Three years later, she goes further, daring to criticize the uncriticizable “Dr. Strangelove,” a movie prized then and now by the verbal class for what was taken to be its bravery and anarchism. Midge Decter instead saw a funny movie limited by a timid devotion to “conventional political piety.” Look closer, she said: Beyond its excellent jokes and masterly technique, the movie is “strangely polite in its choice of enemies”–the right-wing general, the ex-Nazi nuclear scientist, the overzealous nuclear strategist, and so on. “No liberals are ridiculed in this ‘anarchic’ movie,” she writes. “To have poked as much fun at the inadequacy of pacifist thought in the face of the nuclear danger as it does at the absurdity of strategic thought would have involved the movie in a complexity–and an anarchism of spirit–quite beyond its basic intentions. And Kubrick in that case would probably not have been extolled for his courage by everyone from Robert Brustein in the New York Review of Books to the editorialists of Life. Everyone, after all, is against psychotic generals and Nazis.”
We’re grown used nowadays to seeing right-wing critiques of the conventionally left-wing politics of Hollywood movies, so it’s difficult to convey how extraordinary this criticism must have seemed in 1964, certainly in a magazine like Commentary, then a flagship for highbrow Democrats and liberals generally (and edited, as it happened, by Midge Decter’s husband Norman Podhoretz). But notice that her beef with Kubrick isn’t ideological; it’s artistic, or better, a matter of artistic character: A gifted moviemaker, he chose to sacrifice complexity and a deeper humor for an easy laugh and public acclaim. He passed up a chance to convey genuine anarchy (as the Marx Brothers dangerously did, she points out, in “Duck Soup”) so his movie would be safer and easier to take–and maybe also so it would be praised by an arbiter of elevated taste like Robert Brustein, dean of Yale Drama School, in a brainy fashion magazine like the New York Review of Books.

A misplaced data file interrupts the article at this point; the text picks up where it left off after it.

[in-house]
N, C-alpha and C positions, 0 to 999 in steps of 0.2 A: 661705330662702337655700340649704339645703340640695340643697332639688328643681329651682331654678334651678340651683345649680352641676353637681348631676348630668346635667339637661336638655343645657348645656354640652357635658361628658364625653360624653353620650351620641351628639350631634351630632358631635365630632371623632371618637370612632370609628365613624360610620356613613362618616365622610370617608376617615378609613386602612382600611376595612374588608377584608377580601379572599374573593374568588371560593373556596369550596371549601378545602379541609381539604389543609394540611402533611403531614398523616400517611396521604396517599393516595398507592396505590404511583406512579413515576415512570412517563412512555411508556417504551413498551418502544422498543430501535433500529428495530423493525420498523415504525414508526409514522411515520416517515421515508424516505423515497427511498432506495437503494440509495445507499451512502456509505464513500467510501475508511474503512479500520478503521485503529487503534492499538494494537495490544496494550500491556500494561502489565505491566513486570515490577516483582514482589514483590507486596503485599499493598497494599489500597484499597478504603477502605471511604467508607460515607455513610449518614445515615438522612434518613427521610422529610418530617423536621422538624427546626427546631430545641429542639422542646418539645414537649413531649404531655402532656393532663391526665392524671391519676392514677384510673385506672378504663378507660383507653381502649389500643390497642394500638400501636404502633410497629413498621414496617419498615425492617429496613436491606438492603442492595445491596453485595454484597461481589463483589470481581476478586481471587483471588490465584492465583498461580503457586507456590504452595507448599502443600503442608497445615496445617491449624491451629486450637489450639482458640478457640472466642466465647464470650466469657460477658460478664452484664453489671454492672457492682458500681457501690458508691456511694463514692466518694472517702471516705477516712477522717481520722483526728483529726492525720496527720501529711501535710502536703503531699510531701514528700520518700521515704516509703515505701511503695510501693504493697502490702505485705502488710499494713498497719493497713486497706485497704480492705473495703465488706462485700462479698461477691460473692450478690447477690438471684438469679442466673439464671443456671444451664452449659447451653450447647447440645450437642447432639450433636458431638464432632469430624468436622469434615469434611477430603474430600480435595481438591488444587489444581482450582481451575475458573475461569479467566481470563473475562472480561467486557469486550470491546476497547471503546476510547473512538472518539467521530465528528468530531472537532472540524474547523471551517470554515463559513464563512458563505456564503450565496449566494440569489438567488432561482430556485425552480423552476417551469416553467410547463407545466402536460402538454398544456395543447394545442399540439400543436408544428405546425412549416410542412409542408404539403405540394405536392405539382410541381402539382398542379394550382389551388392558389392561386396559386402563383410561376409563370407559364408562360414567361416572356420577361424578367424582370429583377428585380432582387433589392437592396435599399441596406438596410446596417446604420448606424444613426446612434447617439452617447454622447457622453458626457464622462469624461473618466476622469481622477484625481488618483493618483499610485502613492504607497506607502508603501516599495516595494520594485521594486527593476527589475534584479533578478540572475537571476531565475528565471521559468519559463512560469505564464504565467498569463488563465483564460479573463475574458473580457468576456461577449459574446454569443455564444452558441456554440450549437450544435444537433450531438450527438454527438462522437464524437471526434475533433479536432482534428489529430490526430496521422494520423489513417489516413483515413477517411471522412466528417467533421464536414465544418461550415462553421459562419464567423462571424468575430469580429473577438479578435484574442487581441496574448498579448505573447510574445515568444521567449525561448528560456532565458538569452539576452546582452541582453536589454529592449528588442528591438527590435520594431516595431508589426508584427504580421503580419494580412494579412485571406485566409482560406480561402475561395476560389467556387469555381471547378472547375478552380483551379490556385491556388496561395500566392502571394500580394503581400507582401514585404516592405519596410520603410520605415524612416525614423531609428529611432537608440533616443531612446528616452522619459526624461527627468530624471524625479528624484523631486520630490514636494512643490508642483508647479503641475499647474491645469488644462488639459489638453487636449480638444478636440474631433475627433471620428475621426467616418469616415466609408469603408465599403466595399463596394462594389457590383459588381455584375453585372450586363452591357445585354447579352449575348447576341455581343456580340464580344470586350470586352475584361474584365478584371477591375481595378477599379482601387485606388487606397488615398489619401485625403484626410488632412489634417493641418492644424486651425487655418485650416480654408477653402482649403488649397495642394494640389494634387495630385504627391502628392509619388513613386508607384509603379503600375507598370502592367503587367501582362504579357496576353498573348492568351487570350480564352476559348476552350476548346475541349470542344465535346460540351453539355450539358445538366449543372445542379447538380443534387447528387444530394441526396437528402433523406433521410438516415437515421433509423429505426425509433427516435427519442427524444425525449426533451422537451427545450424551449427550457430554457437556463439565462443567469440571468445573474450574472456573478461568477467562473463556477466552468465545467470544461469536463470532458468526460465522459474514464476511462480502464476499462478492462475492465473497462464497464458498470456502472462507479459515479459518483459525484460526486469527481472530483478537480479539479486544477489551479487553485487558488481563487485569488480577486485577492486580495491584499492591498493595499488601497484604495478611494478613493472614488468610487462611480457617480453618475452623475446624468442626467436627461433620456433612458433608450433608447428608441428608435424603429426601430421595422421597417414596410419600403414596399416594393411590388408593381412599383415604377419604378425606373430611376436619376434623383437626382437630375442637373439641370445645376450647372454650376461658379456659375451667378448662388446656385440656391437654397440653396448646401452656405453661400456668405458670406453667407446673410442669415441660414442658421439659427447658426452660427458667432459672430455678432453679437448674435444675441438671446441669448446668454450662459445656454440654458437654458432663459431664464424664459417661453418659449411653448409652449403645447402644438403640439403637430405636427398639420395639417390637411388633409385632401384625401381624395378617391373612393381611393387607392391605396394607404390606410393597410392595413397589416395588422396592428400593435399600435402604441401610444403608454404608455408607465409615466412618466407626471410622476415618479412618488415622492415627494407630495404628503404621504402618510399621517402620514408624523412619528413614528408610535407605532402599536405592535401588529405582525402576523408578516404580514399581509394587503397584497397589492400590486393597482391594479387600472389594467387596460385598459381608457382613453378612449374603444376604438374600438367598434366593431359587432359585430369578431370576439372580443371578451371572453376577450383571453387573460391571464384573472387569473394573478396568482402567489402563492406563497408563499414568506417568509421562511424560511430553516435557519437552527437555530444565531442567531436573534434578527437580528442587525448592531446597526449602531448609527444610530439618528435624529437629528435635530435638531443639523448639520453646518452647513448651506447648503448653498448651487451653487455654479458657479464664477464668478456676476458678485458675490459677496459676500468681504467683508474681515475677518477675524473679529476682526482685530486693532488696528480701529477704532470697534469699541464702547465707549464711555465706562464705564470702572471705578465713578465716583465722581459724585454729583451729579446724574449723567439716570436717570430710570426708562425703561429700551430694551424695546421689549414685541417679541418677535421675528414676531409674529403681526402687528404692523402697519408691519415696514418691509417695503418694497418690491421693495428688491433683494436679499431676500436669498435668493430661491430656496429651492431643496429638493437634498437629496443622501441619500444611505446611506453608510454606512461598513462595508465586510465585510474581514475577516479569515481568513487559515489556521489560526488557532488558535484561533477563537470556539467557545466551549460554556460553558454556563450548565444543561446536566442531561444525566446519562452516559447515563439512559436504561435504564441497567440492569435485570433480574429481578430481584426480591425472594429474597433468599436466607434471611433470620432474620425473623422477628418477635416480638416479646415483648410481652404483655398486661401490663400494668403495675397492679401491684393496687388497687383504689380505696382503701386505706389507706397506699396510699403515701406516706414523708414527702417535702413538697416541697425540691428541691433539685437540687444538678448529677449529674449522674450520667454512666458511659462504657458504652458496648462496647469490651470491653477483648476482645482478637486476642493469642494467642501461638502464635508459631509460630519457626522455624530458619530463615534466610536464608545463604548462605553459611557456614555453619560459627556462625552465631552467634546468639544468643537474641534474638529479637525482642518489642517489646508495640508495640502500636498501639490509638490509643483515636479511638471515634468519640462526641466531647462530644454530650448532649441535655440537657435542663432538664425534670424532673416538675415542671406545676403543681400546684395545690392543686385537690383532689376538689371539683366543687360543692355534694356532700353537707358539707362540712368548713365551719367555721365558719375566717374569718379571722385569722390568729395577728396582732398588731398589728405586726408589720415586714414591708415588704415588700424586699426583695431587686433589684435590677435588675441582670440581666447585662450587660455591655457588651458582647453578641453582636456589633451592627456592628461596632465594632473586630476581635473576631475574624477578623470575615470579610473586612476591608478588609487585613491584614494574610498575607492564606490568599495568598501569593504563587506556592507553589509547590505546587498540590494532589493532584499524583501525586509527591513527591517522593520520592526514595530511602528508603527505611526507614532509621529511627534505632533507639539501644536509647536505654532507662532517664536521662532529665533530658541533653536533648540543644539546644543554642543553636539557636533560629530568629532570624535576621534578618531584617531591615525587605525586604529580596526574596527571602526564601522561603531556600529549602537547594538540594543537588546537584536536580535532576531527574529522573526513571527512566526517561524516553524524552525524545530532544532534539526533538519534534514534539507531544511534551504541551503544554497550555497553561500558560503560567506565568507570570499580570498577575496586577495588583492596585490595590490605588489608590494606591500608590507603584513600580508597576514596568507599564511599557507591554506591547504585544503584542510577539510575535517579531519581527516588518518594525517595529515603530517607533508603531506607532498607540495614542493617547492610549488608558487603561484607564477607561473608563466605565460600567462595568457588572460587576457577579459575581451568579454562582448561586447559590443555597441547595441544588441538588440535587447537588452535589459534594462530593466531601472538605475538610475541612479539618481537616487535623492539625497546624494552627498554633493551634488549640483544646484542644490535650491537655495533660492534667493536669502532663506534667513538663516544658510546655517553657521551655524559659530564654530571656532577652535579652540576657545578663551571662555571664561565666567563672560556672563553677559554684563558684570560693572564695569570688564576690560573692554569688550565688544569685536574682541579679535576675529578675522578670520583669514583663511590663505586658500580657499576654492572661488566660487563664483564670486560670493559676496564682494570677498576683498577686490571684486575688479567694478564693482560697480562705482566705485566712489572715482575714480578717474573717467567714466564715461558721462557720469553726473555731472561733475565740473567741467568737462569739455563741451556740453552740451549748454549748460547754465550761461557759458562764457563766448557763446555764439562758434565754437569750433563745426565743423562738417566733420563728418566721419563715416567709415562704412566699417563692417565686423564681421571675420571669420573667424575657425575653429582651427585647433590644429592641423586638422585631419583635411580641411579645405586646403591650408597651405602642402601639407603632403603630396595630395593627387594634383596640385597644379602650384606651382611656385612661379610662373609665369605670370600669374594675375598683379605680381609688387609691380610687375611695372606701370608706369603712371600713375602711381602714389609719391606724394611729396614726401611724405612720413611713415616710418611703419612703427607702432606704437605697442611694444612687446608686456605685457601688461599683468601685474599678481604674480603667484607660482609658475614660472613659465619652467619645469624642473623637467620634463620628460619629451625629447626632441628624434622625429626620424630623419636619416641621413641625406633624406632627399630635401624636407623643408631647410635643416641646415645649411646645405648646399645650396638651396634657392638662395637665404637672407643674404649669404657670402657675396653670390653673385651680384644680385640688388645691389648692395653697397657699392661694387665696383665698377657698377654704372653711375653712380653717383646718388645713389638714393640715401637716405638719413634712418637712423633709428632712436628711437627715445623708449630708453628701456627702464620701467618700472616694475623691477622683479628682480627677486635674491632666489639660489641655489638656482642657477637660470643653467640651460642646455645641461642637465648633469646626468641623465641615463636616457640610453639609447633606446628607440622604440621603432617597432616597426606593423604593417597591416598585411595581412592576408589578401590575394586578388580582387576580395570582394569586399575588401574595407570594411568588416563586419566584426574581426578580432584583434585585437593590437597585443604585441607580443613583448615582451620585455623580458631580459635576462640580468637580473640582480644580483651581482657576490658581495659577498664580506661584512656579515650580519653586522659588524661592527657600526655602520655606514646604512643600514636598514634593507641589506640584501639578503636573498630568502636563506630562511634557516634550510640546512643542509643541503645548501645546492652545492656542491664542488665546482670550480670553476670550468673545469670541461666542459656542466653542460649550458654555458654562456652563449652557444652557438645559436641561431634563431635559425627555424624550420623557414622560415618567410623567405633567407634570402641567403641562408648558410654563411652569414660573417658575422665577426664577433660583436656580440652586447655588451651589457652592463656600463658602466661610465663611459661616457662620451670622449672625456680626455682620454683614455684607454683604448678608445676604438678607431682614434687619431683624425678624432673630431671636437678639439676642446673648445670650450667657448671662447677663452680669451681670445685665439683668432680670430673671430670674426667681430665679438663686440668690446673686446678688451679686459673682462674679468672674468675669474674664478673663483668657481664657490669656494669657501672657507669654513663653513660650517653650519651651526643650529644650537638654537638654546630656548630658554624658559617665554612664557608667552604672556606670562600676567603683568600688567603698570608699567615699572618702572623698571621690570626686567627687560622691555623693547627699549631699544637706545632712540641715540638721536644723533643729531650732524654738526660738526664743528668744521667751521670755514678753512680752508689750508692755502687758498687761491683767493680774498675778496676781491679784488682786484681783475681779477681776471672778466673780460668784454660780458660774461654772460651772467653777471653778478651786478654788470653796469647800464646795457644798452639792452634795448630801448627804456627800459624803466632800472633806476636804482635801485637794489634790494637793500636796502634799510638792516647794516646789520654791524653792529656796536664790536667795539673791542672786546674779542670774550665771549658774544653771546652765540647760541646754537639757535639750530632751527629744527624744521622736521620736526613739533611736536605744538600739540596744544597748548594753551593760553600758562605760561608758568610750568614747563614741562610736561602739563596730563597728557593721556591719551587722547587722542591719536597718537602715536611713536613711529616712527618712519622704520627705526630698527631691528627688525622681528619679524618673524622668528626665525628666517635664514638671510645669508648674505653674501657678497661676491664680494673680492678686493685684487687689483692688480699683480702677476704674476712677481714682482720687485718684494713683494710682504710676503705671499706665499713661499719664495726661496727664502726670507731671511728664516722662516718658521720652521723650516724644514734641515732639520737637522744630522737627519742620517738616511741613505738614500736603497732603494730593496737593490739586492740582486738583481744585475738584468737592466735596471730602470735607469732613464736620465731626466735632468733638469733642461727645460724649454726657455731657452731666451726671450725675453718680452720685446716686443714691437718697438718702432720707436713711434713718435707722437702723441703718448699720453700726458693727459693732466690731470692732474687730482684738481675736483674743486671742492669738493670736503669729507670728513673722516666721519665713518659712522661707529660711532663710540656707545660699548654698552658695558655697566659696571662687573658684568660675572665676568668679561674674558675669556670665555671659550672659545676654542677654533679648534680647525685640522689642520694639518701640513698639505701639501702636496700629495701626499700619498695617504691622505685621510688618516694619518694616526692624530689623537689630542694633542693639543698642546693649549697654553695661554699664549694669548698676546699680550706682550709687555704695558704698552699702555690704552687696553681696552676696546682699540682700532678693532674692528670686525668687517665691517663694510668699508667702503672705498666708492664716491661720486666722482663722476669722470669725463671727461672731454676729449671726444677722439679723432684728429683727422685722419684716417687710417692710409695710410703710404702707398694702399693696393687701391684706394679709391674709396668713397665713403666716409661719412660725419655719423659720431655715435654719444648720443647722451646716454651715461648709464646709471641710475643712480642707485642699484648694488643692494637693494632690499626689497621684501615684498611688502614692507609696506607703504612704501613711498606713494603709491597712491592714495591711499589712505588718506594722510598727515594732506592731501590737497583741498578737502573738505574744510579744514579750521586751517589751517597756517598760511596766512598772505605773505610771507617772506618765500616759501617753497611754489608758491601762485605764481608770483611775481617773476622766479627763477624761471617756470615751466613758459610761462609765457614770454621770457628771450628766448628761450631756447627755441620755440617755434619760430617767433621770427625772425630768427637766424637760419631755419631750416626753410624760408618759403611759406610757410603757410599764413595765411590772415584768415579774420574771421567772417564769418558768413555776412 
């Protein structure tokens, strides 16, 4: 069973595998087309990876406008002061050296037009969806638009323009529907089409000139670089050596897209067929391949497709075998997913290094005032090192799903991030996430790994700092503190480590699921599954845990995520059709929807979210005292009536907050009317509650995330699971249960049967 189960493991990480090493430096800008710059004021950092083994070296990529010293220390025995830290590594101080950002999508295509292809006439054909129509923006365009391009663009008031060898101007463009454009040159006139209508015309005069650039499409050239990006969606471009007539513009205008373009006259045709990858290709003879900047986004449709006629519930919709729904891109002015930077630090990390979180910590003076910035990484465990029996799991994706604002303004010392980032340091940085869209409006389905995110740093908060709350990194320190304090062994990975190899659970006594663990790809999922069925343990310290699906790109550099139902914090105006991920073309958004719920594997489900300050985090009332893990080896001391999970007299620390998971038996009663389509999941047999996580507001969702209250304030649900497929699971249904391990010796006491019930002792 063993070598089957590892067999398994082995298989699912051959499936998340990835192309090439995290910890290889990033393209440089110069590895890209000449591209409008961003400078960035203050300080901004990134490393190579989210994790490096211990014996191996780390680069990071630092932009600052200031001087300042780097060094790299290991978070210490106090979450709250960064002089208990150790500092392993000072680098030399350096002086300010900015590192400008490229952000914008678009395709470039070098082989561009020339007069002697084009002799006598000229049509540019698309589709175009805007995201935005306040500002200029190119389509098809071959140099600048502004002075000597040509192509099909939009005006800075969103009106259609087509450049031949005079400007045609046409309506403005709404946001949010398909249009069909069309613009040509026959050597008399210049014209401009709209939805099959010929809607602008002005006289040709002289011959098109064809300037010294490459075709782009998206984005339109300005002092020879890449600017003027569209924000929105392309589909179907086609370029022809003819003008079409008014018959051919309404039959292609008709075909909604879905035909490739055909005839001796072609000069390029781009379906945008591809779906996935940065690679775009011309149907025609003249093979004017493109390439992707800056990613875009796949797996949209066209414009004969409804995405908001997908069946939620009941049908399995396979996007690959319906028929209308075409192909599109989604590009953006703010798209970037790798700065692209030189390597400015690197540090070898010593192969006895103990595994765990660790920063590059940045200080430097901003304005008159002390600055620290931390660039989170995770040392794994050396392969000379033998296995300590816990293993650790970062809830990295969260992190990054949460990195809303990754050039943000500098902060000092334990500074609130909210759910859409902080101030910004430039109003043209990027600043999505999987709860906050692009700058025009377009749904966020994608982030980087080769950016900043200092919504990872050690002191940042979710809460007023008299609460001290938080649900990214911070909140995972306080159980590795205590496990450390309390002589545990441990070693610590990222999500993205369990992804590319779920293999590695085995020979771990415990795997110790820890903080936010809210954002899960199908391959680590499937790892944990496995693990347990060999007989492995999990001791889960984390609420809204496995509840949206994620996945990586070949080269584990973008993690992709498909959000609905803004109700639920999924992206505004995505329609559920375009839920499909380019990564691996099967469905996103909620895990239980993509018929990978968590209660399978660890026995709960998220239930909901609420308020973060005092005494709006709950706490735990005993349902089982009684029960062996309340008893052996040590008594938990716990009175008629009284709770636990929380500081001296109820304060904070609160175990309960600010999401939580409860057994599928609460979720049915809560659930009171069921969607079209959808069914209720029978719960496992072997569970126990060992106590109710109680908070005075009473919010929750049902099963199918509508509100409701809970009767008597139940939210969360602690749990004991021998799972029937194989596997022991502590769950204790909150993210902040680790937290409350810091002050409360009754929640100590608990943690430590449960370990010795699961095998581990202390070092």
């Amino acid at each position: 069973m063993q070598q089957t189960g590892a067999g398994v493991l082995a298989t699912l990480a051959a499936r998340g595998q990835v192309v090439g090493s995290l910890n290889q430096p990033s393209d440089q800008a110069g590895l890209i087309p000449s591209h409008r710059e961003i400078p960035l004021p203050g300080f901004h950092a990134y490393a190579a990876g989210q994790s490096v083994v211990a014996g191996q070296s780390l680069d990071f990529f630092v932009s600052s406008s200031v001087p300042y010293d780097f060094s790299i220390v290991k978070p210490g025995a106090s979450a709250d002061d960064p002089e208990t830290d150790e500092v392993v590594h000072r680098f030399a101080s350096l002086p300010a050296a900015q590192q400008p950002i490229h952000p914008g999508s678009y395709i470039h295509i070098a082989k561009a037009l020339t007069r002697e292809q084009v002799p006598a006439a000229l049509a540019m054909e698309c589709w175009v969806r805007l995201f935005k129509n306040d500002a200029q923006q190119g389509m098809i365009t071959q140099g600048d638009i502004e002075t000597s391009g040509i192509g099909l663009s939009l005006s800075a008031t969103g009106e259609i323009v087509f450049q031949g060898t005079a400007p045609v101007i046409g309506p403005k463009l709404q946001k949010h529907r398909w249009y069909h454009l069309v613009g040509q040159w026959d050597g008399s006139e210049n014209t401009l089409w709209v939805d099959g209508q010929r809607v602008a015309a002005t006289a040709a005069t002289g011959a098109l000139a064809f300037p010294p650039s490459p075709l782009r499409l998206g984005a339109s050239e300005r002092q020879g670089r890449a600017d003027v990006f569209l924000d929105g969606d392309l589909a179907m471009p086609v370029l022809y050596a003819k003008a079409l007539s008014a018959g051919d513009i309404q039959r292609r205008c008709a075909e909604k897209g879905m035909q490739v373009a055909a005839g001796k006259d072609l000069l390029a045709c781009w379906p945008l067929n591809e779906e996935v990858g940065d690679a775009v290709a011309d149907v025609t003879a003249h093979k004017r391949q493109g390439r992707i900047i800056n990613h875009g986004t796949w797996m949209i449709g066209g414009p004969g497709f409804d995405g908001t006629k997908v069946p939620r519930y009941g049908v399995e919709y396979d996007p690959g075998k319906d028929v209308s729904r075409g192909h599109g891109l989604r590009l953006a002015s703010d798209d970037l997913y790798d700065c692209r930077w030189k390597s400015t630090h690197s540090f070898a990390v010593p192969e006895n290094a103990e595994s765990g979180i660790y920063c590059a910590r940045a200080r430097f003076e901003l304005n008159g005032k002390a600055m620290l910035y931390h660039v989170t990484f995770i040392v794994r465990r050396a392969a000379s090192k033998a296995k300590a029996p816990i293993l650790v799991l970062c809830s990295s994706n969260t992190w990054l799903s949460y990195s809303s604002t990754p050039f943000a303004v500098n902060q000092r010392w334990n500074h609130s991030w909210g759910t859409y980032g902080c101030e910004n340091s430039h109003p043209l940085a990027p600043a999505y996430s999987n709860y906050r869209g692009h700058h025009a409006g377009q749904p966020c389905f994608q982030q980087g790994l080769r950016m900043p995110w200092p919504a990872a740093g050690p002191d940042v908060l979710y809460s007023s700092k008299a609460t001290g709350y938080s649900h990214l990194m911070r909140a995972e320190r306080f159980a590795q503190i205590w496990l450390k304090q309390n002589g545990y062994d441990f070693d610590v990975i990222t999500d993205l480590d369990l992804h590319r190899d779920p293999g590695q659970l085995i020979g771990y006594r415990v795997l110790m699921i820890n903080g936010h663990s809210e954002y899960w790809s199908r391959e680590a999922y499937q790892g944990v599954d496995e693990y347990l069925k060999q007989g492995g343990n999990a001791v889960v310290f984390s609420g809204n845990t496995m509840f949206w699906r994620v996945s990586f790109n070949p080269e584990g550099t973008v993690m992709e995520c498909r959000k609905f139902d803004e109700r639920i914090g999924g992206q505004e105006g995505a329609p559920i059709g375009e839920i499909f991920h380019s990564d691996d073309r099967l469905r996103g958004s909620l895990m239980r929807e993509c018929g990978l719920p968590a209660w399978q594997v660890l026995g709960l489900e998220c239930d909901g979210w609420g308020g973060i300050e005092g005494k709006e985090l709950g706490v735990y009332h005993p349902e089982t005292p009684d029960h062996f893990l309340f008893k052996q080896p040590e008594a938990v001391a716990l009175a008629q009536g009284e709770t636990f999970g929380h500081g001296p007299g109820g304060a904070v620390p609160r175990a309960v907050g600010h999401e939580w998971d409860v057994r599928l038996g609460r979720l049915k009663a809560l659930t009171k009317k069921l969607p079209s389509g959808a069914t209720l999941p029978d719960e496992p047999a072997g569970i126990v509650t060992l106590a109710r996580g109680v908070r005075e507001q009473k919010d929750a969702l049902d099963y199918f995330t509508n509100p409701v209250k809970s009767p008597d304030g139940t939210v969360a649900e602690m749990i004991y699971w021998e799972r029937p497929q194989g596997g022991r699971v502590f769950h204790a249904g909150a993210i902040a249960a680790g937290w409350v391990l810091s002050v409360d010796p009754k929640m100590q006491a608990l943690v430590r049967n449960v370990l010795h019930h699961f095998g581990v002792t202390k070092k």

GETTING PRAISED in the New York Review is, at some time or another, the craving of every person who lives in New York and writes for a living, but one of the delights in reading her first book is watching Midge Decter get over it. Her essays show no evidence of status-seeking, bum-bussing, or any of the other fretful tics that wiggle through the work of people who so ambitiously call themselves “public intellectuals” (emphasis on the public). As the era progresses and she watches the new counterculture consume a genuine culture of taste and merit, consume it and render it trivial and silly, her stuff takes on a tone of exasperation that would later, in her most famous book, “Liberal Parents, Radical Children,” boil down into anger. But here it has an edge of wonderment to it: What is all this crap? Herself a liberal, she’s beginning to think that maybe the problem is with liberalism itself, and with liberals.
Exit quote: “In a review of a book of speeches released not long after his death, she is admiring of Adlai Stevenson–some early crushes you never get over–but scornful of his followers: ‘What they sought from him first and foremost was a public token of their superiority to their less educated countrymen.’ By the dawn of the 1970s, much of liberalism had degenerated into an affectation, a pose, a matter not of conviction but of style.”
Little has changed in that department in the decades since, except that the left’s desire to strike poses has accelerated exponentially in the “Woke” era.